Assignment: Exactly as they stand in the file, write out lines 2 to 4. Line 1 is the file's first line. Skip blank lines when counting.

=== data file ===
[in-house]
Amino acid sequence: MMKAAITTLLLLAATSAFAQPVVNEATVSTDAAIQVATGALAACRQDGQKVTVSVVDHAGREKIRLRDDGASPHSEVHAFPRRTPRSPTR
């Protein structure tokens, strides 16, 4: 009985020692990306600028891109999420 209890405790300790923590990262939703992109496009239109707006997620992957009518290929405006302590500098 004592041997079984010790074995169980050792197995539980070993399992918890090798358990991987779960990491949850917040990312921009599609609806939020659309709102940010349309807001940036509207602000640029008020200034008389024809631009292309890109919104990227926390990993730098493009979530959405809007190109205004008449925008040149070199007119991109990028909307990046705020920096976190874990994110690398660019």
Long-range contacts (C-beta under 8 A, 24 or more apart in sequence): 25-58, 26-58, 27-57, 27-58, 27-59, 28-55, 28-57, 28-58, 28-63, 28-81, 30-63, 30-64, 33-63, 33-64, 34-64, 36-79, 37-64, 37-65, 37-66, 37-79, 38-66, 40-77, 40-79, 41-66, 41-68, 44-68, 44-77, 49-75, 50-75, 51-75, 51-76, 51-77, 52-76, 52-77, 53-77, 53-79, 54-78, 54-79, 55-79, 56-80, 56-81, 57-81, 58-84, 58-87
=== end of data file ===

Amino acid sequence: MMKAAITTLLLLAATSAFAQPVVNEATVSTDAAIQVATGALAACRQDGQKVTVSVVDHAGREKIRLRDDGASPHSEVHAFPRRTPRSPTR
């Protein structure tokens, strides 16, 4: 009985020692990306600028891109999420 209890405790300790923590990262939703992109496009239109707006997620992957009518290929405006302590500098 004592041997079984010790074995169980050792197995539980070993399992918890090798358990991987779960990491949850917040990312921009599609609806939020659309709102940010349309807001940036509207602000640029008020200034008389024809631009292309890109919104990227926390990993730098493009979530959405809007190109205004008449925008040149070199007119991109990028909307990046705020920096976190874990994110690398660019």
Long-range contacts (C-beta under 8 A, 24 or more apart in sequence): 25-58, 26-58, 27-57, 27-58, 27-59, 28-55, 28-57, 28-58, 28-63, 28-81, 30-63, 30-64, 33-63, 33-64, 34-64, 36-79, 37-64, 37-65, 37-66, 37-79, 38-66, 40-77, 40-79, 41-66, 41-68, 44-68, 44-77, 49-75, 50-75, 51-75, 51-76, 51-77, 52-76, 52-77, 53-77, 53-79, 54-78, 54-79, 55-79, 56-80, 56-81, 57-81, 58-84, 58-87